Milton and Monotheism
Publication Year: 2009
While writing Paradise Lost, Paradise Regained, and Samson Agonistes with a keen awareness of monotheism, Milton is faced with serious issues for his narratives. From the classical, polytheistic conventions of the Greek epic tradition, Milton inherits divine councils, invocations, and a cosmic scope; but he is also attempting to represent a God who is omniscient and omnipotent, who resists images and personality, and who thus cannot fit the minimal requirements of plot. Negotiating these problems, Milton’s monotheistic narratives must question the Trinity, depict polytheistic gods, and ultimately challenge the notion of revelation itself. Yet monotheism also describes how Milton pulls back from the extremes of rational religion to maintain the revealed God of the Bible, forging a unique version of Christianity.
As Stoll points out, poetry and theology are too often understood separately, which is especially damaging for the study of Milton, whose poems are retellings of biblical stories. Milton and Monotheism demonstrates the profound differences between doctrinal discourse and narrative poetry and how neither is, individually, able to fully represent Milton’s monotheism—or, as Stoll says, “a God of flickering subjectivity.”
“Milton and Monotheism is an extraordinary achievement, one that offers a fascinating and brilliantly illuminating account of how theology demands narrative and how narrative stands in tension with theology. Beautifully written, compellingly argued, Stoll’s work offers new insights into crucial matters of theodicy, doctrine, and representation in Milton’s poetry.” — Jeffrey Shoulson, University of Miami
Published by: Duquesne University Press
Title Page, Copyright, Dedication
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Citations and Abbreviations
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This book has been supported by several faculty research grants from the University of San Diego. The Folger Shakespeare Library and the Huntington Library have contributed fellowships, and their collections. I thank those institutions, as well as Firestone...
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Paradise Lost is about the angelic rebellion and the Fall from Eden. But both of these, Milton’s language implies, are part of a struggle between polytheism and monotheism. Waking up in hell, Satan depicts his revolt as an immortal battle between...
ONE Polytheism and “truest Poesie”
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As the action in Paradise Lost begins, the only physical detail present is that of Satan’s eyes: “round he throws his baleful eyes” to view “No light, but rather darkness visible” (PL 1.56, 63). These eyes construct a being who is present and observing but disembodied, like the nearly immaterial hell around...
TWO Occult Monotheism and the Abstract Godhead: The Discourse of Monotheism
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When Milton weaves De diis Syris into the fabric of Paradise Lost, he is aligning his poetry with a watershed text in the discourse of monotheism. John Selden’s De diis is a source of material, as well as an example in methodology, for a number of seventeenth century texts that give a central place to the...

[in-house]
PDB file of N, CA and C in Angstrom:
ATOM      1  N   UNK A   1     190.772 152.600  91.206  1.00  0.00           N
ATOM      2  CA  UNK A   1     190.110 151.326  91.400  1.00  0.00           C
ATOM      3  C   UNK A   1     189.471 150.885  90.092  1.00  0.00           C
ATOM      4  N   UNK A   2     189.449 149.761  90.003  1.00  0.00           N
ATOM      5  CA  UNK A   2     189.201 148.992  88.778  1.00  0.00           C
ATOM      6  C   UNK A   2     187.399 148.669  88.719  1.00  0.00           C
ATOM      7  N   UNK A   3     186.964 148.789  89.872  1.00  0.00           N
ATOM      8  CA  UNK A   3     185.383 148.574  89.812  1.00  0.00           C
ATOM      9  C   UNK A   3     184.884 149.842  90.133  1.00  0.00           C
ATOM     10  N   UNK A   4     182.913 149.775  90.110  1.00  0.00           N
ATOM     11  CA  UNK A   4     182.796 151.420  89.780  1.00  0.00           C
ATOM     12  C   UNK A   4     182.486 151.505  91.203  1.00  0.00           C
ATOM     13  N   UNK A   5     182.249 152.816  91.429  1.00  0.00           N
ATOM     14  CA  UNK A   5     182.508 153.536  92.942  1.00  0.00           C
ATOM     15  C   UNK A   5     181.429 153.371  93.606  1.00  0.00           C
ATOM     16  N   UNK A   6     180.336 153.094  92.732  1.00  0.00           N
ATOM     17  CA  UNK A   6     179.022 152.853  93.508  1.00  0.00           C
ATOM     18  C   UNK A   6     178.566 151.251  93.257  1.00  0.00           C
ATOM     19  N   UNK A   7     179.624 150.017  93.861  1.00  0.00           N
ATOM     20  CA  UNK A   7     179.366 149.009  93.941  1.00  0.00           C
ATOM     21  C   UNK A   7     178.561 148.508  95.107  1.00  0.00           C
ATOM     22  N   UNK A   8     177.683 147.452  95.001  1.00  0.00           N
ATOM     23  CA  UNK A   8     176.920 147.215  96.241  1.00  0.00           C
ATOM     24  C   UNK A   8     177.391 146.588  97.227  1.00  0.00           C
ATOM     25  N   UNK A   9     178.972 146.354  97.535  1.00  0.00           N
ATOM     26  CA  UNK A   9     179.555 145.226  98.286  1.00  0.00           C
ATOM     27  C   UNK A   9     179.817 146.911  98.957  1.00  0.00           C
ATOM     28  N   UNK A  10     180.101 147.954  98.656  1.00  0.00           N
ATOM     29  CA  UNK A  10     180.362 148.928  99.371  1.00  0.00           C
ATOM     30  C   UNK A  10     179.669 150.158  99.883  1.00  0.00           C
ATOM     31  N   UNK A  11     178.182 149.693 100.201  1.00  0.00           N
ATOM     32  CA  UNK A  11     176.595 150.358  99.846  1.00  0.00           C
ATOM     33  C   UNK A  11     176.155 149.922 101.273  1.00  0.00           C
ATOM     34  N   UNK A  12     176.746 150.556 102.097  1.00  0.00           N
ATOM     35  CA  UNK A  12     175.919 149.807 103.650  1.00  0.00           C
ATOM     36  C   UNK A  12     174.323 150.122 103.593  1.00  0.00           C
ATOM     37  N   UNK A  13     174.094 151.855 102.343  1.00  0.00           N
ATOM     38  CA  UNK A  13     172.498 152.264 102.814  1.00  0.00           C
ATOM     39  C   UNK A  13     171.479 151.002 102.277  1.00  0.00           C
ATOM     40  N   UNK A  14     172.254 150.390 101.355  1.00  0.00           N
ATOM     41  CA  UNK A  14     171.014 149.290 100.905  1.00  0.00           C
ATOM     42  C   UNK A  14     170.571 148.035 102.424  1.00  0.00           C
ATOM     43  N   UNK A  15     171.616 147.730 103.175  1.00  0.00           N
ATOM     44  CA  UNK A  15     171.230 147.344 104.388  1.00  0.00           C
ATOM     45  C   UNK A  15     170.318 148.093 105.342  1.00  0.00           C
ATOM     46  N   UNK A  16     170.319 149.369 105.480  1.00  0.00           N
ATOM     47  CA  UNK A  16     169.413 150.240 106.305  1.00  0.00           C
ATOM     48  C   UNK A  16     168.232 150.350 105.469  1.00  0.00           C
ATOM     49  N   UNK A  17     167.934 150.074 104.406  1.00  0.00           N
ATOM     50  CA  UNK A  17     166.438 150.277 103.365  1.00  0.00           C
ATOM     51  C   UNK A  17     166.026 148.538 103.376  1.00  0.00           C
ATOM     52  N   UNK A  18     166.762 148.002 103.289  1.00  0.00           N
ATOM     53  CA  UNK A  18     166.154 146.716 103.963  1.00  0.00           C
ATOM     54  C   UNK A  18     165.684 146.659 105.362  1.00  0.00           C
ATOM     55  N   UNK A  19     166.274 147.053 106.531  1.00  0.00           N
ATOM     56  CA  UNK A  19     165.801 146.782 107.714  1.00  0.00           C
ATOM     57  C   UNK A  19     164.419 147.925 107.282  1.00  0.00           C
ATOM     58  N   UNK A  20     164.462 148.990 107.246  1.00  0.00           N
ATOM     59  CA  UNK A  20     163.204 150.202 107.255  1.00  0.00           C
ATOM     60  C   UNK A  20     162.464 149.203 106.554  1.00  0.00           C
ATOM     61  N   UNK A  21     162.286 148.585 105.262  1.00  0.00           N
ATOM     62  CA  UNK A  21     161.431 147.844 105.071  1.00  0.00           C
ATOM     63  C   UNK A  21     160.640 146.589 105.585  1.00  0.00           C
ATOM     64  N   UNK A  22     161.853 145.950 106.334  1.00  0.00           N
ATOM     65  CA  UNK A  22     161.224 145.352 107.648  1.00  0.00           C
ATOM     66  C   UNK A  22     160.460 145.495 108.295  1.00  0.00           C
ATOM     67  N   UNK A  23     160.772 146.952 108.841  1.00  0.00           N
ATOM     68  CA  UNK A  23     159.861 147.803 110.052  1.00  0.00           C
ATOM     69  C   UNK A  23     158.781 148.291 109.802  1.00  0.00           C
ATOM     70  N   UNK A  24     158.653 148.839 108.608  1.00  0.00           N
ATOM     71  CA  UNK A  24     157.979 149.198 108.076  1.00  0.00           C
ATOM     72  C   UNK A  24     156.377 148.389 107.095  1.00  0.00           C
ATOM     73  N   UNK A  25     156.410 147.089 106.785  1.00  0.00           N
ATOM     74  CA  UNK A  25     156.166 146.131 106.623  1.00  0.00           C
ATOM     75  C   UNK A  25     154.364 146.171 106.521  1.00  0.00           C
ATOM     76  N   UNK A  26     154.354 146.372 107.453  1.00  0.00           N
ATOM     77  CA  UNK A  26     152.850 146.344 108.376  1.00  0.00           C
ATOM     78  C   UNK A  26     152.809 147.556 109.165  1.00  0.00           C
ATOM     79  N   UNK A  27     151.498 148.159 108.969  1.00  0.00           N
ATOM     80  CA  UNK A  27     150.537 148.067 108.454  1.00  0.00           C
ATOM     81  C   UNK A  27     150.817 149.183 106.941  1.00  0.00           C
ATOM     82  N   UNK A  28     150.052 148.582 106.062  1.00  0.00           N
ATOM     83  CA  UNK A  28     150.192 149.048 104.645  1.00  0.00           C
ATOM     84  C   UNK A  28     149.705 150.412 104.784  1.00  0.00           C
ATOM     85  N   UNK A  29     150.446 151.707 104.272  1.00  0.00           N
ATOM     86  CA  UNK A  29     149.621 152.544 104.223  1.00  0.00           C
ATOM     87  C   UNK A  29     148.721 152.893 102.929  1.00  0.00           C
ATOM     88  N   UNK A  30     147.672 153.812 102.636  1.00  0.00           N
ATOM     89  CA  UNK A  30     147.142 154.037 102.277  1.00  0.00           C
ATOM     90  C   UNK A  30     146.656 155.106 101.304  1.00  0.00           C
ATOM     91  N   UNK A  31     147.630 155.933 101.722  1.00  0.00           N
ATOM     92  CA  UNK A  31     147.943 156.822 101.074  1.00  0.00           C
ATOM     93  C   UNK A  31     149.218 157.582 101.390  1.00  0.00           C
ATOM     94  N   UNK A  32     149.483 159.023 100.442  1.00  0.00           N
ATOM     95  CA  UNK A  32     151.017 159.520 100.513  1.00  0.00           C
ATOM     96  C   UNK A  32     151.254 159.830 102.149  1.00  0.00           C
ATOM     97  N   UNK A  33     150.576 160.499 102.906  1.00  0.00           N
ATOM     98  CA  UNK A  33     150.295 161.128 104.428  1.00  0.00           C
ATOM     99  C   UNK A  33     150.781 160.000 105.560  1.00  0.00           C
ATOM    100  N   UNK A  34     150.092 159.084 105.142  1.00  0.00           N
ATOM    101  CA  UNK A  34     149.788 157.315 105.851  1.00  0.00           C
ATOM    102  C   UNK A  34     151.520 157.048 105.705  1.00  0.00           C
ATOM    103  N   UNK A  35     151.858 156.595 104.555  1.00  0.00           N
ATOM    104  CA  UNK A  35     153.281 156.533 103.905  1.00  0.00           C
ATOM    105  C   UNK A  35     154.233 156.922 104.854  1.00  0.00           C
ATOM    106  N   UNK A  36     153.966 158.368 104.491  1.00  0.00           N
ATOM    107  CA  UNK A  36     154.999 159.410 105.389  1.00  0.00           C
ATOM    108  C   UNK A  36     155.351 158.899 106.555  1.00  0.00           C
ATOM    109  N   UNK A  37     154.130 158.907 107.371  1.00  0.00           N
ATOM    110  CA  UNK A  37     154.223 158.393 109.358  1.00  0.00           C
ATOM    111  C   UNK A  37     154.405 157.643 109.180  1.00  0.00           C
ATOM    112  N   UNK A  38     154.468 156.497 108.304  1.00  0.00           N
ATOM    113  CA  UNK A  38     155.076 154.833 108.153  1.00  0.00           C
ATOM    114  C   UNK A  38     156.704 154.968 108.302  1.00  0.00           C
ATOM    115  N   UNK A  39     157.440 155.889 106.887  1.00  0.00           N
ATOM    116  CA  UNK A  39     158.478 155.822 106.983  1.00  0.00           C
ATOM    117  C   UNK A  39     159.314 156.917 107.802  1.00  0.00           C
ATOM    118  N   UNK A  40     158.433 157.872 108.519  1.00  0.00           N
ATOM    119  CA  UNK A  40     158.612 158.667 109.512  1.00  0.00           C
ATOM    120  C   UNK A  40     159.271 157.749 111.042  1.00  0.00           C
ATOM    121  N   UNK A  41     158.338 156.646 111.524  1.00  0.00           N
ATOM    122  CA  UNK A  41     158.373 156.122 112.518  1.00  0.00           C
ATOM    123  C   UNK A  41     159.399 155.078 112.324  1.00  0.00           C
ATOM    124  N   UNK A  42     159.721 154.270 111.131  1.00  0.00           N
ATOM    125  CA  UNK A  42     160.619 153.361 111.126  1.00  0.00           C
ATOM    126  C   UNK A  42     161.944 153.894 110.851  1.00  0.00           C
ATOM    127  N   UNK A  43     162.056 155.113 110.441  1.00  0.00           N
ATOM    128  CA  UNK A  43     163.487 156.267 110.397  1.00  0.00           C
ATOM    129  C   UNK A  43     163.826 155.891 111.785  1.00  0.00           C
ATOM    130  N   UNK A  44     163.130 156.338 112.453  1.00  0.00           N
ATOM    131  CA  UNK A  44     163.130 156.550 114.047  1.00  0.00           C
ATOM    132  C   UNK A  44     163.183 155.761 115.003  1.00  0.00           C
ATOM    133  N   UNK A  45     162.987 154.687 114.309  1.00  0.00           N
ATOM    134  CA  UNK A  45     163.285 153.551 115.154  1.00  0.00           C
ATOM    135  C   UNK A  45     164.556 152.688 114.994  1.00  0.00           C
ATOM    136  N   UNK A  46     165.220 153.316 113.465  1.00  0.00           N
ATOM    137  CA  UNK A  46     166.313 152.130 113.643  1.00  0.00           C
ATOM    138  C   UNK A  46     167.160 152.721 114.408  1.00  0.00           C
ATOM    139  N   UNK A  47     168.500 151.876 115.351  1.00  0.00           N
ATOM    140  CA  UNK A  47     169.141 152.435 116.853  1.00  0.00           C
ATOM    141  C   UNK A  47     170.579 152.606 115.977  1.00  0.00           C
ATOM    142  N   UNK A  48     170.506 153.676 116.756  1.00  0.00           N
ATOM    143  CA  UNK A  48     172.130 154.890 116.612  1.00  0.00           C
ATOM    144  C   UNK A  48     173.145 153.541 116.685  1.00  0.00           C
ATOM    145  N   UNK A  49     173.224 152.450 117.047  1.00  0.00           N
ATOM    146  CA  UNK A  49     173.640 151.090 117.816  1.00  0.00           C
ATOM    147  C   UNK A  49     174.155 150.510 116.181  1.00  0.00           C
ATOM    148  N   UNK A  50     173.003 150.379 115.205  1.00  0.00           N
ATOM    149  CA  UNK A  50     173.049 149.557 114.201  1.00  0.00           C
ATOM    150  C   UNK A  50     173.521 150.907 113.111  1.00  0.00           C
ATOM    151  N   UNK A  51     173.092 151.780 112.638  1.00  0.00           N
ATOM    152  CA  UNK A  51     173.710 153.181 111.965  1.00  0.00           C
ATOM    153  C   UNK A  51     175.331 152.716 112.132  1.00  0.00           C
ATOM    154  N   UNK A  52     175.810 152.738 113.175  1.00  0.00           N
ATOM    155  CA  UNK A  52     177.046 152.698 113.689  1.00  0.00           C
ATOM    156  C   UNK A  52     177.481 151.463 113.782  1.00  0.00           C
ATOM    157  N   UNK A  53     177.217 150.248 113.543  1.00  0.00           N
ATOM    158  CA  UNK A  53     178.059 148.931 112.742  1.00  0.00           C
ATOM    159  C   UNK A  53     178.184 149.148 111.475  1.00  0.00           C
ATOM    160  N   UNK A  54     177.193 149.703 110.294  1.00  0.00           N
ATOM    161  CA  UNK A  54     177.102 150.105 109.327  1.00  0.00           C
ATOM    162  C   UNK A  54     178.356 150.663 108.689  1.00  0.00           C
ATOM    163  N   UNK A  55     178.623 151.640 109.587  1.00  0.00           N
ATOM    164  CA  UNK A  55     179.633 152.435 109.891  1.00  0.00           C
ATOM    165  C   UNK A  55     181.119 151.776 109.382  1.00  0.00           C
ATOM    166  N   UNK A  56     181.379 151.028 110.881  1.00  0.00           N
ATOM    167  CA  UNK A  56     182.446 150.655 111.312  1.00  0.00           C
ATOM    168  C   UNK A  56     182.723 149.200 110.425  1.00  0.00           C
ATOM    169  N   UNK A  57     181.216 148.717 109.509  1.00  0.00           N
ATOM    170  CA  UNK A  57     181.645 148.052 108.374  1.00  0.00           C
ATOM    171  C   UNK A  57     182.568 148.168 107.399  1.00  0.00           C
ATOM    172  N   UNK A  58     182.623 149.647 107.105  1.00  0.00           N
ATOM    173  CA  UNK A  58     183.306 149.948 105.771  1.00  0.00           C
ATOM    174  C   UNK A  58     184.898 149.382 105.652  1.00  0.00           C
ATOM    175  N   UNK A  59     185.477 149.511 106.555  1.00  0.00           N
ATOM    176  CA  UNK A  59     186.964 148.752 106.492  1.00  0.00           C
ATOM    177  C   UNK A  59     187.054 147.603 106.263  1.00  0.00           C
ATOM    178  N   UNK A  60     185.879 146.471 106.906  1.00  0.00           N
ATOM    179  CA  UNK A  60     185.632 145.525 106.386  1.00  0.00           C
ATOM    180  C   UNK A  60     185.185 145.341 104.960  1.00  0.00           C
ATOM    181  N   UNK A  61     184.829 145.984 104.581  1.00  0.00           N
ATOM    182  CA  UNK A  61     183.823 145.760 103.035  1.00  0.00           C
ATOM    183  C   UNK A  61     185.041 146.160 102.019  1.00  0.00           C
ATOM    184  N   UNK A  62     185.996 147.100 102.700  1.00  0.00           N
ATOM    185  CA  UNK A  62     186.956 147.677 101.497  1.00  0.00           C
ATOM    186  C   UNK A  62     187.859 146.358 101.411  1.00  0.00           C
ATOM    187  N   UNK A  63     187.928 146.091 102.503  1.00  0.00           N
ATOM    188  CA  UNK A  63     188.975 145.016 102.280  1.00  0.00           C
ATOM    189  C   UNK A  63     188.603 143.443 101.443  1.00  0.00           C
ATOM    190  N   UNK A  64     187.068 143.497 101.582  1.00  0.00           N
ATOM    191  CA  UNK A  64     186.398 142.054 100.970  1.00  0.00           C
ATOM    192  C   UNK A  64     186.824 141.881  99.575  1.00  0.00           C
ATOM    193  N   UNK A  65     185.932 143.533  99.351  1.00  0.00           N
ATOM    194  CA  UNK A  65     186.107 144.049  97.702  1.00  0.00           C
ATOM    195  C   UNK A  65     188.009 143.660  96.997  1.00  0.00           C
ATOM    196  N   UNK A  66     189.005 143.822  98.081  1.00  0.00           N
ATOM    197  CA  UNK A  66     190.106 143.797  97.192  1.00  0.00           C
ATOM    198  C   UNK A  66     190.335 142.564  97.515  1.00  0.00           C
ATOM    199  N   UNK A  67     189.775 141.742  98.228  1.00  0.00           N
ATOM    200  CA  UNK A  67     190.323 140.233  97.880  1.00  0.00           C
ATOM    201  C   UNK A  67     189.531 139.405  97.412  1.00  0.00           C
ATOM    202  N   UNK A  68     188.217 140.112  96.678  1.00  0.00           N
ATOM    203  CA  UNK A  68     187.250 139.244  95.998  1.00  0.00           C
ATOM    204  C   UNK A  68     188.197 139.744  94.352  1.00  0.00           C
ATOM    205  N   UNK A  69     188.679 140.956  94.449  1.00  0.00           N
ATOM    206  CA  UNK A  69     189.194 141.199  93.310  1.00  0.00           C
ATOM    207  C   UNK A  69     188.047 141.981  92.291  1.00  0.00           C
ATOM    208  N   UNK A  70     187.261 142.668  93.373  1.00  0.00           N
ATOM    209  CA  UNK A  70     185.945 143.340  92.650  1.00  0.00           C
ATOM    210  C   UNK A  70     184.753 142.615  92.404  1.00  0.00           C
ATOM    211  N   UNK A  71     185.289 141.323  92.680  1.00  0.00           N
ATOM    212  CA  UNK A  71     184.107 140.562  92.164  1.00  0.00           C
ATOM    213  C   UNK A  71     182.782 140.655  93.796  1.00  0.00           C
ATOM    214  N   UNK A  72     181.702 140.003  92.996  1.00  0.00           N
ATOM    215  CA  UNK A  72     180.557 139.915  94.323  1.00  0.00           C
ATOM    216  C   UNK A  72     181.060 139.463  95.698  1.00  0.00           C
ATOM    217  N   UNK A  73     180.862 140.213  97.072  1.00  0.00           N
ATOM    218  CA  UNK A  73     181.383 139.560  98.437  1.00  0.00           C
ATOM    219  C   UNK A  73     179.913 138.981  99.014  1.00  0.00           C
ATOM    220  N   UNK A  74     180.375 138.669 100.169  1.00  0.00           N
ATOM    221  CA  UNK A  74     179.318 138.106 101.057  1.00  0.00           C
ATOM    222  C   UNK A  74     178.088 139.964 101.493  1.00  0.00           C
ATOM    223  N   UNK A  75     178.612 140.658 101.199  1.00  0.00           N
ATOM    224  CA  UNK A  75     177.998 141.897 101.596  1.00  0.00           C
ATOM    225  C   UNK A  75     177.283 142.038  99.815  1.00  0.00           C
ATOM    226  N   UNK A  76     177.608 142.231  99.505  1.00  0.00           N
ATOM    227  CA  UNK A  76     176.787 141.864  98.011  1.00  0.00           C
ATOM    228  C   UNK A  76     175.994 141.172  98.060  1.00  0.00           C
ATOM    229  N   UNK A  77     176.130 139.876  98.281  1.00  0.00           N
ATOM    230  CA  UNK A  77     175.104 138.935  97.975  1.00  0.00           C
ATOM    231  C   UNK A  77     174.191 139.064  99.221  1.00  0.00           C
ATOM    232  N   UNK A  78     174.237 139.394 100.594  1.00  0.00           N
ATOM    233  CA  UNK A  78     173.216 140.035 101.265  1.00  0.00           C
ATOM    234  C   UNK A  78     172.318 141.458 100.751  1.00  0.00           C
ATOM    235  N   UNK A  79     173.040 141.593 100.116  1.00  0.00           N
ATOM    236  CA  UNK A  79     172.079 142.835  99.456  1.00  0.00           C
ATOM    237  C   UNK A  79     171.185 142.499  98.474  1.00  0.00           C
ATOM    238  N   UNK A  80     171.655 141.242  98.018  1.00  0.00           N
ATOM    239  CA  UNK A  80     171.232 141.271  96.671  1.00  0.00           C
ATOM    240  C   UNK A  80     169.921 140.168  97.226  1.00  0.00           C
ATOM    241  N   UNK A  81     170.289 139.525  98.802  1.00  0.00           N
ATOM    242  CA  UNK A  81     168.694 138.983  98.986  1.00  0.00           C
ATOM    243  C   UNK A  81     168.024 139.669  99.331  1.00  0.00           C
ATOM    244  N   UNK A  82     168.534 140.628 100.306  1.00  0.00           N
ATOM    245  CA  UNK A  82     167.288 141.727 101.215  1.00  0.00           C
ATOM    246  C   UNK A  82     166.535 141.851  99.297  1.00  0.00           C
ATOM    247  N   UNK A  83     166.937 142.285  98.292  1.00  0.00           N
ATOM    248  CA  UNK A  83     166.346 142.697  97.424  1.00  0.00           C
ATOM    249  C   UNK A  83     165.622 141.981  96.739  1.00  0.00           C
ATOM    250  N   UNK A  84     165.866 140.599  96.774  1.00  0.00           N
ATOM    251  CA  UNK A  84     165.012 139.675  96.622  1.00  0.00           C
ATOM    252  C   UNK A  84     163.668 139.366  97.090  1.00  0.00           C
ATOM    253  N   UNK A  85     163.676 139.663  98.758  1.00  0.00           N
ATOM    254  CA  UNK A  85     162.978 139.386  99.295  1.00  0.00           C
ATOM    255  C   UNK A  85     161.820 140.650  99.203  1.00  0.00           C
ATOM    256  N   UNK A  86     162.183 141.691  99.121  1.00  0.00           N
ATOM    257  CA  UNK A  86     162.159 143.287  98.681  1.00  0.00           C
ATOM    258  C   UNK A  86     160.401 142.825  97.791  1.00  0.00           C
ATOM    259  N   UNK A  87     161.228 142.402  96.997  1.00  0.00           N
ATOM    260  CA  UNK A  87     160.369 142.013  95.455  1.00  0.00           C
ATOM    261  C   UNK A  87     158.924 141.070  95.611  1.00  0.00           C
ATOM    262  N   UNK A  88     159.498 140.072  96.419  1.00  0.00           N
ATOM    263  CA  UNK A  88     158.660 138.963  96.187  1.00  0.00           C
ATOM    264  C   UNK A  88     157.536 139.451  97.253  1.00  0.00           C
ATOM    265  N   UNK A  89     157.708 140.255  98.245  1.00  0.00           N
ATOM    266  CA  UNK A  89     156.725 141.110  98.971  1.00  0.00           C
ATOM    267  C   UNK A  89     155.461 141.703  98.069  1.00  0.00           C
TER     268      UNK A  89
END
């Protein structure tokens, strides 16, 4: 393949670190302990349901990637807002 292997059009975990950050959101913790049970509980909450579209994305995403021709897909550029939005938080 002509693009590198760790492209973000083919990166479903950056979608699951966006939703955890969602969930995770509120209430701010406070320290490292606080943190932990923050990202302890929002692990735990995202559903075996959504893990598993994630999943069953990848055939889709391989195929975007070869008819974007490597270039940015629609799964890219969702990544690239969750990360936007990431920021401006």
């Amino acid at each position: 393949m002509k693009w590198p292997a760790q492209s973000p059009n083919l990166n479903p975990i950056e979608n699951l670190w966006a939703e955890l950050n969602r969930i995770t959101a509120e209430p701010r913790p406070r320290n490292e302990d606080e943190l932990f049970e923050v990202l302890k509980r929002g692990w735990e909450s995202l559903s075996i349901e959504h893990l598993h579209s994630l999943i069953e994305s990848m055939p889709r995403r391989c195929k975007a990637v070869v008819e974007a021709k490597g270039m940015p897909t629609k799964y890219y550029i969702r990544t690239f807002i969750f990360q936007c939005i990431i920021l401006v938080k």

THREE God and Genesis 18 in Paradise Lost
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Milton’s readers have long had problems with God’s personality. Some have considered God, in Irene Samuel’s words, “a wooden bore.” Others, in a contrary position, have accused him of tyranny and viciousness. Pope’s famous couplet portrays both of these qualities: “In Quibbles, Angel and Archangel join,...
FOUR The War in Heaven and Deism
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Theophany is at the heart of the narrative problems of monotheism. But while the godhead is the epicenter, shocks of narrative instability are also felt in the appearance of angels, as Genesis 18 demonstrates. The visitors on Mamre flicker, shift, and contradict their own presence, and, as with the problem of...
FIVE Socinianism and Deism: The Discourse of Monotheism
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The last chapter described the war in heaven’s “deist potential” — qualities that attracted a reception as deist, but are better described in terms of monotheism. Milton’s monotheism could be read as deism because the seventeenth century discourse of monotheism itself cuts a path through the early stages...
SIX The Son after the Trinity
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Adam’s book 8 encounter with God was interpreted in chapter 3 as a main expression of monotheism in Paradise Lost. God’s question, “What think’st thou then of me, and this my state, / . . . Who am alone / From all eternity” (PL 8.403–06) both asserts an utterly monotheistic godhead and challenges Adam to...
SEVEN Revelation and Samson’s Sense of Heaven’s Desertion
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In the preface to book 5 of De doctrina Christiana, Milton insists that in contemporary debates the Trinity is defended without the support of divine revelation: “Of course, if my opponents could show that the doctrine they defend was revealed to them by a voice from heaven, he would be an impious wretch...
Afterword: Monotheism, the Sublime, and Allegory
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In place of a conclusion, this short, speculative essay frames my argument by moving later in time, to the eighteenth century reception, and earlier in time, to Edmund Spenser. By taking a broader view, drawing back from a close historical and theoretical focus, I hope to weave Milton’s monotheism into larger literary...
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Page Count: 388
Publication Year: 2009
Series Title: Medieval & Renaissance Literary Studies
Series Editor Byline: Albert C. Labriola